Philadelphia Eagles Draft Prospect: Paxton Lynch

The magical run that Nick Foles had as a Philadelphia Eagle in 2013 really set the Eagles back at least two years, despite the division title and a home playoff game. Foles threw for 27 touchdowns and just 2 interceptions that season. That lead to the Eagles investing in Nick foles going in to the 2014 season and passing on both Teddy Bridgewater and Derek Carr and instead drafting Marcus Smith with their first round pick in the 2014 NFL Draft.

That season prevented the Eagles front office from taking a quarterback early in a draft that had two good values after their first round pick. In the 2015 draft the Eagles were very quarterback needy, but outside of the top two picks there was absolutely nothing available.

Which brings us to the 2016 NFL Draft, where the Eagles have a chance at redemption with an upcoming QB class the more closely resembles the 2014 class. Not true elite number one, but several first round caliber prospects will be available and at least one or two by the time the Eagles have their selection(should pick somewhere between 7-21, depending on how season unfolds).

This will be the first of many QB prospects reviews starting with the quarterback who should be the first selected, Memphis’s Paxton Lynch. 



Paxton Lynch 6’6, 230 RS JR- There is a lot to like about Lynch’s game. He is a long, but surprisingly athletic QB with a high release point and big hands. He will rarely fumble, whether it be a hit from behind or while attempting to gain extra yards on a run, he always properly secures the football. He also has a very low interception rate, some in part due to the spread offense that he runs, but mostly because of how accurate he is.

I would love to see Lynch in a spread or west coast offense at the next level because of his ability to consistently lead his receivers on short to intermediate routes. Because of his long frame he doesn’t have the quick release of an Aaron Rodgers, but his throwing motion isn’t something that is going to hold him back.

Why He Will Thrive- Like I said above, Lynch is a very accurate quarterback who gives his receivers a chance to do even more damage after the catch. He is a very underrated athlete. He is very accurate on the run going to his right and is a threat on the read option and runs a very efficient quarterback sneak.

He moves very well in the pocket and is definitely not a one read and go quarterback. He doesn’t panic in the pocket. He trusts his blocks, goes through his progressions and only takes off if the running lane is there or if his protection breaks down. I watched a lot of Brett Hundley’s tape from last season and I saw a quarterback who took off way too early in the pocket. You don’t see that with Lynch. His vision and patience really set him apart in this class.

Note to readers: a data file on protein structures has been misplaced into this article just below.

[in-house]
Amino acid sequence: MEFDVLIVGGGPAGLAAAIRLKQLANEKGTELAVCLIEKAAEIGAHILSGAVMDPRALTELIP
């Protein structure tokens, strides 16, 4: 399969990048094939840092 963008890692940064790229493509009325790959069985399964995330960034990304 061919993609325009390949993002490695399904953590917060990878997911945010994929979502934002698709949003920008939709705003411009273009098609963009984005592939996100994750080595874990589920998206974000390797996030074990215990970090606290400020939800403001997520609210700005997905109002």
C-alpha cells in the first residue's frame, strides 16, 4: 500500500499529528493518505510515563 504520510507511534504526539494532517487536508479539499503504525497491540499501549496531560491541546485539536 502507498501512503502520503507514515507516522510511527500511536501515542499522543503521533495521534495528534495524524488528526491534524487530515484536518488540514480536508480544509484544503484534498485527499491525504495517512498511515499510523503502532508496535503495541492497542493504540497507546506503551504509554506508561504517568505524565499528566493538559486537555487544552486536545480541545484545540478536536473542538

Lynch really has all the physical tools you could want in a quarterback. Tall, not too slender, strong arm, good release, athletic and big hands. When you factor in the mental aspects of his game like his vision and patience in the pocket it’s easy to see why he could go very early in next spring’s draft.

Bust Concerns- The issues I have with Lynch are pretty nitpicky which is always a good sign for an elite prospect. He’s listed from 230-245 pounds depending on where you look, but I would guess he is probably closer to 225. That worries me a bit, especially since he is a mobile quarterback who could be running the read option at the next level. The NFL Scouting Combine will force a lot of these prospects to shed even more weight because it is all about running those fast 40 times. So if Lynch does weigh in under 230 pounds I would be concerned a little bit. Ideally he should play around 240-250 pounds with his 6’6 frame.

The other concerns I have with Lynch are his deep ball accuracy and coming from that spread offense. Some quarterbacks adjust really well coming from spread attacks to a more pro style offense like Derek Carr did coming from Fresno State to the Oakland Raiders. This concern will be addressed be scouts and coached during interviews throughout the draft process. I don’t get the chance to interview elite prospects like Paxton Lynch, but judging by how well he sees the field I can’t foresee this being a major issue at the next level.

The deep ball accuracy issue is really just about his footwork. He has a tendency to throw from his upper body too much  at times and it affects the accuracy on passes over 30 yards. You saw the good and the bad with that in his 2015 game film. Put on the Tulsa tape and you see an elite deep ball thrower, but if you put on the Missouri State or Temple game and you see some deep balls he wish he could have had back.

Projection- He isn’t getting the top 10 hype that he deserves right now, but eventually he will. More info comes from scouts the deeper we get into this draft process and that’s when we start to get a better idea of where some of these prospects could fall. Outside of an injury or major arrest, Lynch is going to be a first round pick and most likely a top 10 pick.

The Eagles have a decent shot at getting Lynch depending on how their season ends. Connor Cook is probably going to be the first quarterback taken(what I think happens, not what should happen), so it just depends on how the dominoes fall after that.

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